My Start with Coupons
It was five years ago that I started couponing. I remember so clearly being at Target and accidentally discovering the 75% Toy Clearance (back then it was 75% while now it is only 70%). I quickly realized that if I could save 75% on TOYS that I could, and should, be saving money on ESSENTIALS. I switched from buying generic products at Walmart to shopping at Publix and Kroger where my coupons doubled and the three drug stores (CVS, Rite Aid, and Walgreens) where the rewards were crazy good. Coupons combined with sales equalled a TON of free products. Swimming in a stockpile of razors was common and a thing called free toilet paper existed. But then things changed.
Why I Don’t Shop at Drug Stores Anymore
Slowly the drug stores have made so many changes that have alienated coupon shoppers from shopping at their stores. Hmm, perhaps that was the point? Could the stores have gotten tired of people clearing shelves? Was coupon fraud happening? I definitely agree that these things were occurring, although I wasn’t partaking in either. Then came along that TLC Show. You know, the one that combines the word Extreme with the word Couponing and then things really changed. Stores started redoing their coupon policies and deals became poor.
Why I Don’t Shop at CVS
The quantity of deals at CVS has been sparse. Of the three drug stores CVS has changed the least over the past 5 years, and the changes they made were positive. I love using my Green Bag Tag at CVS since it helps save the environment and I basically get 25¢ each time I use it. But when there are few deals to get me through the door the incentive to use that Green Bag Tag is nonexistent. With the month long expiration date on their ExtraBucks, CVS has the longest turn around time to use their in store rewards. Now to be completely honest, I just don’t like the staff at the CVS by my house. Staff can make or break your desire to shop somewhere, and the unfriendly staff paired with a lack of deals means I am not likely to head to CVS.
Why I Don’t Shop at Rite Aid
Rite Aid was my favorite drug store during 2012, but I slowly stopped shopping there. Rite Aid used their Wellness Program in 2012. With your Wellness card Rite Aid tracks the amount of money you spend. When you reach 500 points you will save 10% off your entire non-sale purchase for the year. When you reach 1,000 points you will save 20% off our entire non-sale purchase for the year. In 2012 Rite Aid also used their +Up Reward system where you get an in-store reward to use at a later date after you purchase a specific item. As the year went on Rite Aid changed the +Up Rewards. They can now only be used starting at 6:00 AM the day after you shop. This limits shoppers from doing back-to-back transactions. That may be great to prevent people who clear shelves, but for the average shopper who may just want to “cash out” their rewards on something like iced coffee or toilet paper this is very, very annoying. Plus, Rite Aid ended their Single Check Rebate program which allowed you to submit your receipt and get cash back in the form of a check on qualifying purchases. The Single Check Rebate was a great way to turn your +Up Rewards in to cash.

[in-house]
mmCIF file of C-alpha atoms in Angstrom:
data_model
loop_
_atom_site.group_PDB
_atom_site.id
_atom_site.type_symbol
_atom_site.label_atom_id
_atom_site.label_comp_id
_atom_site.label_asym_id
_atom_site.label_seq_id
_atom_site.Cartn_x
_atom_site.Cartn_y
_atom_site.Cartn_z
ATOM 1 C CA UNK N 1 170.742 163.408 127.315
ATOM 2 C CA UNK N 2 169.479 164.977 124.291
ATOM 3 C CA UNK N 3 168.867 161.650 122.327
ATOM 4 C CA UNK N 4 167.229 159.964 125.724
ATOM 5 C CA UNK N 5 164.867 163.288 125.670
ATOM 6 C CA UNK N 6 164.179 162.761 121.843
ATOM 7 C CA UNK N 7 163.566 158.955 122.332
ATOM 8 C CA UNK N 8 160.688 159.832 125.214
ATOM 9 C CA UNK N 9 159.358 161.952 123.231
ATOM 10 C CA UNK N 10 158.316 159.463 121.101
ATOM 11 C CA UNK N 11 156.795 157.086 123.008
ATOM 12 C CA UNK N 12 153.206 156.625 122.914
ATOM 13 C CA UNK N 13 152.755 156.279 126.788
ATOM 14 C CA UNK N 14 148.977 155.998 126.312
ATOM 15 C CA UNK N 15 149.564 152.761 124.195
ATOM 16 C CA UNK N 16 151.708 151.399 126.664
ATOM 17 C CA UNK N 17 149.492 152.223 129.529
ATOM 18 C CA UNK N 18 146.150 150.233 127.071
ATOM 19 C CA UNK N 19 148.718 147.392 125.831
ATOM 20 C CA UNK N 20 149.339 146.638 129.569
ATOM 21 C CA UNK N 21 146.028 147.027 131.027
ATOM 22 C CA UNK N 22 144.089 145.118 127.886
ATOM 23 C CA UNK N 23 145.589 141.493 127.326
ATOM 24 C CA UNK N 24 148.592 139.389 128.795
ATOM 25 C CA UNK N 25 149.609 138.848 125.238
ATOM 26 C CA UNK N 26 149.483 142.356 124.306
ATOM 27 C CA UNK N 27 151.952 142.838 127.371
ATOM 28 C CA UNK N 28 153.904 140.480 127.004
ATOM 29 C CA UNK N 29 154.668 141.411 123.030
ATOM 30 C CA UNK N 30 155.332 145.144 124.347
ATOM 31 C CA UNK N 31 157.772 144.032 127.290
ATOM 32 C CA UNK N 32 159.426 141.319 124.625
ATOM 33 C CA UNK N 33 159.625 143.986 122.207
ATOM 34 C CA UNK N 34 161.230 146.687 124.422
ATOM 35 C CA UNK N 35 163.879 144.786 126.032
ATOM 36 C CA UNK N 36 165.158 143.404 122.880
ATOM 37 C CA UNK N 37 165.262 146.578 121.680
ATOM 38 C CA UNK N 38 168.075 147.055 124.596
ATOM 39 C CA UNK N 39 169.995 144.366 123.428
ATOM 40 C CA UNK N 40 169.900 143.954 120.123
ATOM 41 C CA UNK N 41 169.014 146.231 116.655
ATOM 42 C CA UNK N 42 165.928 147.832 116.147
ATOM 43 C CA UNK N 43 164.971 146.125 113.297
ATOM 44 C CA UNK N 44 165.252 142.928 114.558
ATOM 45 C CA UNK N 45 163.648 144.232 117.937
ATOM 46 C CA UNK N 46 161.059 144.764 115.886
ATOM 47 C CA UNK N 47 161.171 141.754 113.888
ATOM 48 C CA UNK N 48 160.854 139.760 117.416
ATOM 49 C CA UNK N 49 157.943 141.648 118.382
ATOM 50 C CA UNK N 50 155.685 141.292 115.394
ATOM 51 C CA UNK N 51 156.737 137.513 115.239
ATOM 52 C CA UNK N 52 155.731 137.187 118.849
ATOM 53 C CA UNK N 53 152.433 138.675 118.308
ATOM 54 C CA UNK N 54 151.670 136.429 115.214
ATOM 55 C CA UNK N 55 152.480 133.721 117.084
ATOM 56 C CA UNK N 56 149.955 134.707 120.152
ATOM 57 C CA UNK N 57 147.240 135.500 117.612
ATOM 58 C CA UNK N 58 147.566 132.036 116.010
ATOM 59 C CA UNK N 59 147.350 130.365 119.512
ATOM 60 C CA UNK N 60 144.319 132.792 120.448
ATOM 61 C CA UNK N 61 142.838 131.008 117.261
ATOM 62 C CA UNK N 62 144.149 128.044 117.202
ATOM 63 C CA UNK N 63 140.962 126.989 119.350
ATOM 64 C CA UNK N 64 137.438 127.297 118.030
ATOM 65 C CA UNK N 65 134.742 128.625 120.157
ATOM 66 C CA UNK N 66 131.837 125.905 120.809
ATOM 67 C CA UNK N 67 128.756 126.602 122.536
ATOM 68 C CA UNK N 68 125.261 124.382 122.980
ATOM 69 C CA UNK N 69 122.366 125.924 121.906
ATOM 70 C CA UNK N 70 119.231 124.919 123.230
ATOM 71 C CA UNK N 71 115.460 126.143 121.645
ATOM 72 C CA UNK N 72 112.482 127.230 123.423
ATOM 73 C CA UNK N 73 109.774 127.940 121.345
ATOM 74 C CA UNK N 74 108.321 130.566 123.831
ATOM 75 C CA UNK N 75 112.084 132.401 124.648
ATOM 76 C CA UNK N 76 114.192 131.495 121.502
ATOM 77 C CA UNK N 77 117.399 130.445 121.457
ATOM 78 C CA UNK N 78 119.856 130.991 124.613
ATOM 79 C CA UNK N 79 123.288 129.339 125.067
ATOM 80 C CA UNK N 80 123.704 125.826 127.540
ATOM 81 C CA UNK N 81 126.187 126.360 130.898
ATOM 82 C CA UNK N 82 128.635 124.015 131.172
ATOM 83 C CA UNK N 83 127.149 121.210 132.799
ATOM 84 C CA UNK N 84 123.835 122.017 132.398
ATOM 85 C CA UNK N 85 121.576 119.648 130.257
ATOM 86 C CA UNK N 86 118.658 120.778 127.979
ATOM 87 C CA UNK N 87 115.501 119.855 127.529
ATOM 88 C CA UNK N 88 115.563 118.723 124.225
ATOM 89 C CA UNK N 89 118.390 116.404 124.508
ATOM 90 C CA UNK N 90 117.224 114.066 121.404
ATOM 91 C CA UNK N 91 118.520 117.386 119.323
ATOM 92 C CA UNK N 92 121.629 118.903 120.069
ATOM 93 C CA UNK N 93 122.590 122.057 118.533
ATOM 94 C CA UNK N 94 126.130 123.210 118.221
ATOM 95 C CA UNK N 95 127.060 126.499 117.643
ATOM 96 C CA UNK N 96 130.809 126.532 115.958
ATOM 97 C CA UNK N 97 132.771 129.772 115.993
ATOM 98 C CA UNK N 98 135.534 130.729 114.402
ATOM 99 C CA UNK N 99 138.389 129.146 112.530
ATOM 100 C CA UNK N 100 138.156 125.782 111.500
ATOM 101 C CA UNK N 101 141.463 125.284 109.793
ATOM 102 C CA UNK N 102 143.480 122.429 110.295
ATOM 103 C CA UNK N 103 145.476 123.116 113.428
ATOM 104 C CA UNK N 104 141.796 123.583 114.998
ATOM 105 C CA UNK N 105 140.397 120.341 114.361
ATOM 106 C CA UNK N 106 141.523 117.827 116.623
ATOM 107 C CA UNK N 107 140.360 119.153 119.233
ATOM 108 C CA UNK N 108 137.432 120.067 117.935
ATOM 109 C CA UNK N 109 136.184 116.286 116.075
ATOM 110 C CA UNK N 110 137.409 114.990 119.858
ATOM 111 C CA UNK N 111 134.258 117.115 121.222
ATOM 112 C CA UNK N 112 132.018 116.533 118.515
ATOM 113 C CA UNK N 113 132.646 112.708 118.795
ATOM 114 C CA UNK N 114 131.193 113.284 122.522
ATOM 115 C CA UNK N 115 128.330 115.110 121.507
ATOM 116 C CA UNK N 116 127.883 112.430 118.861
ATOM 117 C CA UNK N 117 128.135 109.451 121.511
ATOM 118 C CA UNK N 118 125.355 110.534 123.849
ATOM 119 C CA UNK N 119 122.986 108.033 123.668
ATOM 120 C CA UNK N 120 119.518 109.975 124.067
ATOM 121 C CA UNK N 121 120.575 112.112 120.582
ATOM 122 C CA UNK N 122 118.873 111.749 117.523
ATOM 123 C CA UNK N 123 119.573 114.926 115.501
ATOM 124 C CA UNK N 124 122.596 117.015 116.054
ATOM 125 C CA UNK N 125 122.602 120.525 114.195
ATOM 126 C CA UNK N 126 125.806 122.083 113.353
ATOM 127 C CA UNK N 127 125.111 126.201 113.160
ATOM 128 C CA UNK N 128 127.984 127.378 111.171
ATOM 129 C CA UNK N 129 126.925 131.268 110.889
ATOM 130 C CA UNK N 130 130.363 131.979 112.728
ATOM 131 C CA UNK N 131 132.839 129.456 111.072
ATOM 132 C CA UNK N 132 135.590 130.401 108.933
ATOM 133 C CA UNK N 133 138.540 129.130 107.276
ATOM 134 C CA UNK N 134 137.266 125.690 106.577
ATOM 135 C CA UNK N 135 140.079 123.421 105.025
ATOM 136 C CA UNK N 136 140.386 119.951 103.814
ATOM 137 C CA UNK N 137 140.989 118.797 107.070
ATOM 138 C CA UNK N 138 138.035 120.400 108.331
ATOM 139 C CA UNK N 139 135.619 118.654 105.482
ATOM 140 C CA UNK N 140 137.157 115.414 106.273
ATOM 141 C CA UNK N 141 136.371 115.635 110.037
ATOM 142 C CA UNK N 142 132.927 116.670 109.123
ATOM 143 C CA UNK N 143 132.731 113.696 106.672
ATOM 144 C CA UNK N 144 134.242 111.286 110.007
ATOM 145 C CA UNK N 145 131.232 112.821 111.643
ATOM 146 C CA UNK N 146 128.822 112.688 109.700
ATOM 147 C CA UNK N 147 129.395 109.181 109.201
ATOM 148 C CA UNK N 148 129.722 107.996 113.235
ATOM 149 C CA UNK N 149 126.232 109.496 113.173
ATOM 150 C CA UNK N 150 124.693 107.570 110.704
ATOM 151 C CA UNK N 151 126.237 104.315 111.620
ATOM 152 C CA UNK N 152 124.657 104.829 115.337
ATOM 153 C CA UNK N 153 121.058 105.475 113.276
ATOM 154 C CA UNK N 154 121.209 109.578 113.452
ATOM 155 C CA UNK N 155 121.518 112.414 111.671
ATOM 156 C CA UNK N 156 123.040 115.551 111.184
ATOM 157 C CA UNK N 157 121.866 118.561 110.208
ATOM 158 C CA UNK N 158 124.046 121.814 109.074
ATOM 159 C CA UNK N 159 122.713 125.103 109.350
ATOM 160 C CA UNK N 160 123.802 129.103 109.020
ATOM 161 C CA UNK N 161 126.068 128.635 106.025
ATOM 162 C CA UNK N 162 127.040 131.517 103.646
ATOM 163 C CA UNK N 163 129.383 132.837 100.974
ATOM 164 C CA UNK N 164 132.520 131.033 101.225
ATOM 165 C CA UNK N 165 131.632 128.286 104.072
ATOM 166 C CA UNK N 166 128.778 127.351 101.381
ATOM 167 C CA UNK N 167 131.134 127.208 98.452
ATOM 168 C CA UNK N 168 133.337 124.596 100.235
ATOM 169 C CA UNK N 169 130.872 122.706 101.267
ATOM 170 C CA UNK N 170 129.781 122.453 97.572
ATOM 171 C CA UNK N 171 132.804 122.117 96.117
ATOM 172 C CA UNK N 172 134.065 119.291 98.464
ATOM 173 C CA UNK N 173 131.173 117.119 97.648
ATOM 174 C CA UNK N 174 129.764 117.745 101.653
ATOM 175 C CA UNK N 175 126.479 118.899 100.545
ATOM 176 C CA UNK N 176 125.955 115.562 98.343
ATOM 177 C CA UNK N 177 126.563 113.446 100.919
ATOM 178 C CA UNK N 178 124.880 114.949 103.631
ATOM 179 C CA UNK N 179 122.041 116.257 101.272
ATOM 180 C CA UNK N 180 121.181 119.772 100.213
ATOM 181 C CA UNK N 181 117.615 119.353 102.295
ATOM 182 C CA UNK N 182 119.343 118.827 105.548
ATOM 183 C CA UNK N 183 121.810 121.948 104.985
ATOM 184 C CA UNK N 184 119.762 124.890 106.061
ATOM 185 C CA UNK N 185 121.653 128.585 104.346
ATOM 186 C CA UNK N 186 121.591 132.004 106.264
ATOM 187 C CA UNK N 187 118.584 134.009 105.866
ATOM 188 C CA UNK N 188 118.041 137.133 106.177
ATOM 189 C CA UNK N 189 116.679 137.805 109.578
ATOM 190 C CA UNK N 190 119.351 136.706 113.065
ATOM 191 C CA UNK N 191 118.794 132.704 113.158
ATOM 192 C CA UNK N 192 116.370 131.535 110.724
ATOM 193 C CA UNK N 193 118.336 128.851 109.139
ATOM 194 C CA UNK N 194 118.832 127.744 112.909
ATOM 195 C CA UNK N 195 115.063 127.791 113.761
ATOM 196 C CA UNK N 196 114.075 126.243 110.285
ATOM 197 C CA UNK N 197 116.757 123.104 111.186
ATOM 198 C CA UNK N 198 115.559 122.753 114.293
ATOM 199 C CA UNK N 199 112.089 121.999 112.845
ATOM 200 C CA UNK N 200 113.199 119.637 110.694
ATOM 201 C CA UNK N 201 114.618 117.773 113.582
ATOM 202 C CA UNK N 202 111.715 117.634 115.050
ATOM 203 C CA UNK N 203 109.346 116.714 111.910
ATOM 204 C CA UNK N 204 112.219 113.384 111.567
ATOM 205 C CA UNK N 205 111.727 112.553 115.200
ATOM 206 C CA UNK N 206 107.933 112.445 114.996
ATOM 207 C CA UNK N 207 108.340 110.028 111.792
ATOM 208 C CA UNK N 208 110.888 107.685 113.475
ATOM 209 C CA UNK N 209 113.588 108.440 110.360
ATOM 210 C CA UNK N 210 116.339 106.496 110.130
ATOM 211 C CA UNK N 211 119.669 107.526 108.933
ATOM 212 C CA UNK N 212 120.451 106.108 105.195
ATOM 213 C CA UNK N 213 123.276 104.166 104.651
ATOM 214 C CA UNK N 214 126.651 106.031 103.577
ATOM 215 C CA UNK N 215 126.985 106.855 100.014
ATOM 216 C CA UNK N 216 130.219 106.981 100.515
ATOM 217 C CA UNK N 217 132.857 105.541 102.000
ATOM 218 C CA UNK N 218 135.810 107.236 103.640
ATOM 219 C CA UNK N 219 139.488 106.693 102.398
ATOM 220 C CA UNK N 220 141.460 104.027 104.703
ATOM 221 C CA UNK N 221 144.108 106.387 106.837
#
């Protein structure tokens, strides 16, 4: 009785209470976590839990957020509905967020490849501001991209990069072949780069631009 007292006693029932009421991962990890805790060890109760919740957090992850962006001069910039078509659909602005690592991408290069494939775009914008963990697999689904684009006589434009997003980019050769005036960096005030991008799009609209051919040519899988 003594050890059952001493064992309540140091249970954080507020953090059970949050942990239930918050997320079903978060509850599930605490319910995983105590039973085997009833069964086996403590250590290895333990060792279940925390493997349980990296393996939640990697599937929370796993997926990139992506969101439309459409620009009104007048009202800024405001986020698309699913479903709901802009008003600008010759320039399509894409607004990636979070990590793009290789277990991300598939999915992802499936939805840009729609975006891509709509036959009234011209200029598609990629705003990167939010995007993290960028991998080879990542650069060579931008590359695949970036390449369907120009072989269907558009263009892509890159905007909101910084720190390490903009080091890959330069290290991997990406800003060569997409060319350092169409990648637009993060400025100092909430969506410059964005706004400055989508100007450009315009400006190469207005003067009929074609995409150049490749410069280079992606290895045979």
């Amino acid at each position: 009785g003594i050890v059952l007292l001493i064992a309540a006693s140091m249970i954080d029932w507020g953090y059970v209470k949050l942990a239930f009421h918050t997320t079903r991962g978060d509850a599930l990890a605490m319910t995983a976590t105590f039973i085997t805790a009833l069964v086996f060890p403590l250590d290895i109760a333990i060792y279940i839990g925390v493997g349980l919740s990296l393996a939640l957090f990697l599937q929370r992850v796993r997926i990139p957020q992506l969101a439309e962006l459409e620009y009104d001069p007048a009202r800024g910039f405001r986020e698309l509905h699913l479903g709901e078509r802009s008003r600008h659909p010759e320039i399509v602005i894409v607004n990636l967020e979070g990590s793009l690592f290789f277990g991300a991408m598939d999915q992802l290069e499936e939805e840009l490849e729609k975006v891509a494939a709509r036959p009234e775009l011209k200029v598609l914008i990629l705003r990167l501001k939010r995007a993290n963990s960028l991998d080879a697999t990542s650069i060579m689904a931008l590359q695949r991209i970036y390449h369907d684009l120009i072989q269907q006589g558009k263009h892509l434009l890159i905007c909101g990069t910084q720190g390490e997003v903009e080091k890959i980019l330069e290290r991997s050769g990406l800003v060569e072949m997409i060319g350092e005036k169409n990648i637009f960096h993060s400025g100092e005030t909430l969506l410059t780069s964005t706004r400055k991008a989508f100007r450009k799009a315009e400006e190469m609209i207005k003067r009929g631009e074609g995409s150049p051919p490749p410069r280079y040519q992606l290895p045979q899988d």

Why I Don’t Shop at Walgreens
Walgreens used to have the Easy Saver Rebate program where you could turn your Walgreens money into funds that you put onto a gift card or even get a check. You really got your money back and didn’t have to worry about expiration dates. Sometime in 2009 Walgreens did away with the Easy Saver program. They just had their Register Rewards, which expire in 2 weeks. There were still several good deal that pulled me through the door. Fast forward to 2012. Walgreens implemented the Balance Rewards program where you earn points for your purchases as well as for filling prescriptions at the Walgreens pharmacy. Once you have 5,000 points you can trade them in for a reward. Note: Points expire 36 months from the day you earn them, but they expire sooner if you don’t have any account activity for 6 months. Be sure to watch these dates closely so you don’t lose out on the points you’ve earned.
Earn 5,000 Points, Receive $5.00 Reward
Earn 10,000 Points, Receive $10.00 Reward
Earn 18,000 Points, Receive $20.00 Reward
Earn 30,000 Points, Receive $35.00 Reward
Earn 40,000 Points, Receive $50.00 Reward
Drug store prices are higher than Target or Walmart. Without a good incentive I am unlikely to head there to shop. I don’t want to pay MORE money for the things I truly need! Rewards with short expiration dates or that cannot be used the same day, hard to understand points, and the lack of good deals mean that I am looking for deals in other places. Don’t get me wrong, I will stop in occasionally, but these stores have fallen off my radar for shopping for items I need on a regular basis.
What are your thoughts? Do you spend more or less time shopping at drug stores lately? Have your shopping habits changed over the years?
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